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Detective Shannon Geaney, with the Los Angeles Police Department Internet Crimes Against Children Task Force, carries a suspect's personal computer, after law enforcement agents with a search warrant arrived at a home of a suspect who is alleged to be California's most active trader of child pornography, in Los Angeles Wednesday, April 24, 2013.When Bryan Woldman arrived at an AMC movie theater in suburban Illinois earlier this year, he thought he was meeting a 12-year-old girl for a sexual rendezvous.
“There were no protocols or proven methods of evidence-gathering when cellphones were involved in exploiting children.Police then arrested Hakala and charged him with indecent solicitation of a child, distribution of harmful material and child pornography. Lotter created the software in 2008 while volunteering for the Orange County Sheriff’s Department in Southern California.A friend of his, a detective in the Internet Crimes Against Children Task Force, was working a case involving an 11-year-old girl.According to the Crimes Against Children Research Center, one in seven U. teenagers who regularly use the Internet say they have received an unwanted sexual solicitation online, yet 75 percent of children do not tell a parent when contact like this occurs.Carol Todd wishes her daughter had spoken up; Amanda committed suicide in 2012 after an online predator coerced her into removing clothing on camera—and then blackmailed her, threatening to send the topless images to her classmates if she didn’t take more photos.“I think it’s generally a good idea to respect tweens and teens privacy unless they give parents a reason not to,” says Larry Magid, co-director of Connect and founder of Safe If you have no reason to suspect your kids are hiding something or doing something they shouldn’t be, then you probably don’t need to search their room, and the same applies to phones and online.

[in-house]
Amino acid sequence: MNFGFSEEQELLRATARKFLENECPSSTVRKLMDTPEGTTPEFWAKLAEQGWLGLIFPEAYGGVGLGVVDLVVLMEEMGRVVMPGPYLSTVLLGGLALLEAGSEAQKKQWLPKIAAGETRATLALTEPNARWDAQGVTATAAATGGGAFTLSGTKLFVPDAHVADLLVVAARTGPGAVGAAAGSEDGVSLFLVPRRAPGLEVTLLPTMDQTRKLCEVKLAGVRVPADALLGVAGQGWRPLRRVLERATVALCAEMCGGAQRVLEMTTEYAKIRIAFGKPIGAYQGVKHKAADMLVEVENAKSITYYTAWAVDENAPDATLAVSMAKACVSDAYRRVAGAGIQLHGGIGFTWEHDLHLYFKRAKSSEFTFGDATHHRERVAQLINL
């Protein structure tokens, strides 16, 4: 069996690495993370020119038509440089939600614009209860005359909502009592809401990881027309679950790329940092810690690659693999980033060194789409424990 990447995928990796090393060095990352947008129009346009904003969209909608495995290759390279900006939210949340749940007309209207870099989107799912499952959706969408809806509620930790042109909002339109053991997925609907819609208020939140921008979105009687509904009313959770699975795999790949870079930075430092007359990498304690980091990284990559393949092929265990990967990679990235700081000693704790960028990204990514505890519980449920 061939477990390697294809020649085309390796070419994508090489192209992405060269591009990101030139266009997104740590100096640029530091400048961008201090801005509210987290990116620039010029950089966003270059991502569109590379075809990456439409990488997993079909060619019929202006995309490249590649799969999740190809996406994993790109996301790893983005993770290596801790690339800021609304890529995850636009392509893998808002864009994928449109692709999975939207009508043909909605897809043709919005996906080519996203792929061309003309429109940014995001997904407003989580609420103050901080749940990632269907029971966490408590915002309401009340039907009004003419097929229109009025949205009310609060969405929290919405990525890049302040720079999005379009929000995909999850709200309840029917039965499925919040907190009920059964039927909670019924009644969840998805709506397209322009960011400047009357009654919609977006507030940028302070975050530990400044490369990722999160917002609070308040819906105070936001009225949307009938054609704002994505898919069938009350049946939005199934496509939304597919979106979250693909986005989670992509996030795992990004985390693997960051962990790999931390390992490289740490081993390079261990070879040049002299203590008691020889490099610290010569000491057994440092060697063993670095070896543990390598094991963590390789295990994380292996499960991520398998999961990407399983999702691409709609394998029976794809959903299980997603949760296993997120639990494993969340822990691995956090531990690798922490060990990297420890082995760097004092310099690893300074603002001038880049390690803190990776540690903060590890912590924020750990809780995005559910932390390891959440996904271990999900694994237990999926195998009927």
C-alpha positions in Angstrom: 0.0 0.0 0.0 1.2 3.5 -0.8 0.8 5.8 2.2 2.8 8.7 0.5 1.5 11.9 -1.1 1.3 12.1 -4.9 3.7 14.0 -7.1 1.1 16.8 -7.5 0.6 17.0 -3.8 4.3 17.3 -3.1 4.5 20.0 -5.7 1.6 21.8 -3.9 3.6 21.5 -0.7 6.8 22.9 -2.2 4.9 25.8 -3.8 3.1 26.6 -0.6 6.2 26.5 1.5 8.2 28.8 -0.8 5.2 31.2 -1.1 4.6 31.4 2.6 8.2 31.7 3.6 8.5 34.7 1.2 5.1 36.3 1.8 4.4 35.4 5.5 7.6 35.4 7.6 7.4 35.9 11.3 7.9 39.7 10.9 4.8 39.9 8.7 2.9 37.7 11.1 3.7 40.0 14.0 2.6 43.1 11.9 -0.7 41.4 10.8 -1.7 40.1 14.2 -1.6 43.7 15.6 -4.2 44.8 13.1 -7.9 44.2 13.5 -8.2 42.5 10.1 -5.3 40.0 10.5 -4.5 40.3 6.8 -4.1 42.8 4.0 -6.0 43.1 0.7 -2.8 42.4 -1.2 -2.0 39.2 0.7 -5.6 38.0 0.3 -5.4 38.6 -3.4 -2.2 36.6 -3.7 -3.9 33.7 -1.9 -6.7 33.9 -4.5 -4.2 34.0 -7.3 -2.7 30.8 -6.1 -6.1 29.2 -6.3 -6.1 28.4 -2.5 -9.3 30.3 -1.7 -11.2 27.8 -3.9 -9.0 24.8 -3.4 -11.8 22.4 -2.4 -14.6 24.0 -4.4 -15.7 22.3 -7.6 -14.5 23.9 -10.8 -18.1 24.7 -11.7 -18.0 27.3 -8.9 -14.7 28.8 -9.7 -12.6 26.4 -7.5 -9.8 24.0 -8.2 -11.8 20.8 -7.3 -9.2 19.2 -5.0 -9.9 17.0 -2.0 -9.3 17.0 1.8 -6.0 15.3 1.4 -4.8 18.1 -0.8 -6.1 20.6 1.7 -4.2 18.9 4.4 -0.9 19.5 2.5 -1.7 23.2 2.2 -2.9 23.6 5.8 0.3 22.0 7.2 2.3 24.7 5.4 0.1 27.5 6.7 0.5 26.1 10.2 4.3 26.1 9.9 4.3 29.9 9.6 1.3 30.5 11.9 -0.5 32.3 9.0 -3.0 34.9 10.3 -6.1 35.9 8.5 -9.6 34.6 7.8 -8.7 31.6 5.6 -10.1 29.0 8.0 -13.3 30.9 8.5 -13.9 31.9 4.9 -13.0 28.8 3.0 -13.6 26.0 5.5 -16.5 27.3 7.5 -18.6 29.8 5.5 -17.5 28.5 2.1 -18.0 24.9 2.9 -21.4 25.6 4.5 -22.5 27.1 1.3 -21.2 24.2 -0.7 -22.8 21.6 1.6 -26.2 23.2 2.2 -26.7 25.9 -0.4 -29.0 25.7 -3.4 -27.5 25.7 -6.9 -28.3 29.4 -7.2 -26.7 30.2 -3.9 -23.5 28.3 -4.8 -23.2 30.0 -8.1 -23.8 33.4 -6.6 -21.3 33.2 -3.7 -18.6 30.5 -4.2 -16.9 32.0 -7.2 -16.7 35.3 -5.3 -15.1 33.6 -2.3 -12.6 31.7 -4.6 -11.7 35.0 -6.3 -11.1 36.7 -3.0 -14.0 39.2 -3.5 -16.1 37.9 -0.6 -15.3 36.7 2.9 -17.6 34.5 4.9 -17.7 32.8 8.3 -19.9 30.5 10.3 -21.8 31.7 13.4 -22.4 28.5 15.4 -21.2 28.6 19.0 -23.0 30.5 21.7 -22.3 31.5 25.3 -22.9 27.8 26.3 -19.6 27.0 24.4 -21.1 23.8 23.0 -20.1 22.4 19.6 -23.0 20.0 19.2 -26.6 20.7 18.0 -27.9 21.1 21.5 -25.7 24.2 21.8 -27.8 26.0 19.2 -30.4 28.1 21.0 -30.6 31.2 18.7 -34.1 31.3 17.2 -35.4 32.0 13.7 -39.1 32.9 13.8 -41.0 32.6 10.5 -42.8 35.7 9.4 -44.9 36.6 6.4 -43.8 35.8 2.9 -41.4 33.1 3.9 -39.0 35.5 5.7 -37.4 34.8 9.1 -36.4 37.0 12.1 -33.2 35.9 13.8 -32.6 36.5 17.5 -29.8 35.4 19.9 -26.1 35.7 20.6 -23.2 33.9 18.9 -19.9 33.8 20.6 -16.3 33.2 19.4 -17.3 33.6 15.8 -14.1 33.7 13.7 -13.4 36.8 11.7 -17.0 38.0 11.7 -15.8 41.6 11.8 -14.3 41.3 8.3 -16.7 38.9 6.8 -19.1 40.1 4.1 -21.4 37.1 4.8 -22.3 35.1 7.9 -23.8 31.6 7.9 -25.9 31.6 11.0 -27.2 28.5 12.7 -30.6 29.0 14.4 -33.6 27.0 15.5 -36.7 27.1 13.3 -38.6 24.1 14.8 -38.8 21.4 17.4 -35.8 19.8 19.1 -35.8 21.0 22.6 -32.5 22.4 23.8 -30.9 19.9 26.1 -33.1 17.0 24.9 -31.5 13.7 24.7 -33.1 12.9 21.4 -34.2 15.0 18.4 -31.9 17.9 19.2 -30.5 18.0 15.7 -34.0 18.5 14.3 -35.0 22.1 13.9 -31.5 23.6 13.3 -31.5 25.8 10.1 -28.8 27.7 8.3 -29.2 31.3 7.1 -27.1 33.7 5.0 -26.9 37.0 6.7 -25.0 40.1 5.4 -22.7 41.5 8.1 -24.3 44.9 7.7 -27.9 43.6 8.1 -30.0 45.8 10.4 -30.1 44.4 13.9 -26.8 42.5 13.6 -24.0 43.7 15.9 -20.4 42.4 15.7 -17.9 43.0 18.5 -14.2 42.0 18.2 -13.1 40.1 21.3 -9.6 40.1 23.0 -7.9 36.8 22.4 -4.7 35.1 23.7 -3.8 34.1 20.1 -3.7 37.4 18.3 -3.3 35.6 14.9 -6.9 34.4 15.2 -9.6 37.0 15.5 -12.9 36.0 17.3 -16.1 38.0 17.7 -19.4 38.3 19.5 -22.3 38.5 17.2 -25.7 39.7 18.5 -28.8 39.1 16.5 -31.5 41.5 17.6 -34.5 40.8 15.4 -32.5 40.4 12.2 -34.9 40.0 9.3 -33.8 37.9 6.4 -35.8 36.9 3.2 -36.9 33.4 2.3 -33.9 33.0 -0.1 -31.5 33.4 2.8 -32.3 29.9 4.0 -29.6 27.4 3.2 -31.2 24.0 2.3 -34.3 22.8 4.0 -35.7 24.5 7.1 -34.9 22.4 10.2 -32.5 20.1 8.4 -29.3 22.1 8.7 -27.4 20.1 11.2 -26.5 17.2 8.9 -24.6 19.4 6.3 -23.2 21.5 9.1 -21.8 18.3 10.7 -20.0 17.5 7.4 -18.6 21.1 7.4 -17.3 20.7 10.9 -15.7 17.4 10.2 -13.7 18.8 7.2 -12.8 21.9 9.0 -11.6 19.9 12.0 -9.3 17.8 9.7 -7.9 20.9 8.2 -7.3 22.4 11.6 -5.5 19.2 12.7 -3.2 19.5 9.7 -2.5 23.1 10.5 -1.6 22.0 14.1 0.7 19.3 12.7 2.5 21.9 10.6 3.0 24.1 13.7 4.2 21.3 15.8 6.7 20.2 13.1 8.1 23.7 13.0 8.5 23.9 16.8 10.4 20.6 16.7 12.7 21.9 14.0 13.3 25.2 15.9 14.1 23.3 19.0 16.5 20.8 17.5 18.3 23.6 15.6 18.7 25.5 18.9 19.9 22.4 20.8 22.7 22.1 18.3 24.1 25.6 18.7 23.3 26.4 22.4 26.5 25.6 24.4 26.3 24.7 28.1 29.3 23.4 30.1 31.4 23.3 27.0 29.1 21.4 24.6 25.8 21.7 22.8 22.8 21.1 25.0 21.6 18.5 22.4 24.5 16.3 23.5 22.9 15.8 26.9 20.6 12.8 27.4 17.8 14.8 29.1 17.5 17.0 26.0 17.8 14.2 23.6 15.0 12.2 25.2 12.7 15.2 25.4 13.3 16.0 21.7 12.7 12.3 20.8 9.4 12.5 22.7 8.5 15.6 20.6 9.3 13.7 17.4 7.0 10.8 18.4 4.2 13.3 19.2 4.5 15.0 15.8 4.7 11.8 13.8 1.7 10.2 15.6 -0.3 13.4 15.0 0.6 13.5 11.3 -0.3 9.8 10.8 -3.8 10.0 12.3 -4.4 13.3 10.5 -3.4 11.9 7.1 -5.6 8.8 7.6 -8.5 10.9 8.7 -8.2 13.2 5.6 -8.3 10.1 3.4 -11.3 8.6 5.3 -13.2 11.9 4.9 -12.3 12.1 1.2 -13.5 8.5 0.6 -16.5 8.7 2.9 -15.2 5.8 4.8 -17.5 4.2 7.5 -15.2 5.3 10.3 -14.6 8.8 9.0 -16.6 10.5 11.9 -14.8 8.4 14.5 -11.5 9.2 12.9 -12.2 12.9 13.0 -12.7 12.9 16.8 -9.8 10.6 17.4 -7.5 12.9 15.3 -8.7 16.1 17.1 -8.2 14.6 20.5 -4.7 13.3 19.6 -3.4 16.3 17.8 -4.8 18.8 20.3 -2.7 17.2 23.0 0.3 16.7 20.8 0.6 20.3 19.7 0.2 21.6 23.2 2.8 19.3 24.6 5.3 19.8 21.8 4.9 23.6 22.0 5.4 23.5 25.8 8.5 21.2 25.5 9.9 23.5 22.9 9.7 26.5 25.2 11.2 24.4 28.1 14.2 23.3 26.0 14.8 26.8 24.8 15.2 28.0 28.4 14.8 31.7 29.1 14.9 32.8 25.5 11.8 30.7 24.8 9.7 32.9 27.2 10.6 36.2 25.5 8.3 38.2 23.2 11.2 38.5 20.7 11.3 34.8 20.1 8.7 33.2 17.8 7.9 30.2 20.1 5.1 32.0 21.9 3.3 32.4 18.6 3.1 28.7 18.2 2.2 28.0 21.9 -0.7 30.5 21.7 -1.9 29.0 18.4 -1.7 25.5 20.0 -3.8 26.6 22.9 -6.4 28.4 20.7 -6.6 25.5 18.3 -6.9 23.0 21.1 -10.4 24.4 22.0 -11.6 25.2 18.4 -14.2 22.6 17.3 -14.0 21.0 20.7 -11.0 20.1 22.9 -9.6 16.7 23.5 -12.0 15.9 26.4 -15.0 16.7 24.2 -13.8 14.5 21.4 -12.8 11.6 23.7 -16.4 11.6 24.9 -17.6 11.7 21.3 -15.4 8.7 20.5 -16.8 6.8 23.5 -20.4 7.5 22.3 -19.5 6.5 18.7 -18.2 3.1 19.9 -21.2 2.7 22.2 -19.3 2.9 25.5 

If you really have reason to suspect a problem than perhaps it is appropriate to monitor their technology use.
Otherwise, just ask them.”But sometimes a parent won’t know when to ask.
And given the risks involved, most experienced law enforcement professionals agree that if a teen comes to you demanding technological privacy, the answer is “too bad.” “I am here to tell parents there is no such thing as privacy for children,” says Detective Rich Wistocki of the Naperville High Technology Crimes Unit.
Lotter’s company now also produces a consumer product called My Mobile Watchdog.
The app alerts parents when a stranger contacts their child and allows them to see the content of their children’s text messages, social media conversations and other phone apps.
To date, the software has helped convict more than 2,000 sexual predators.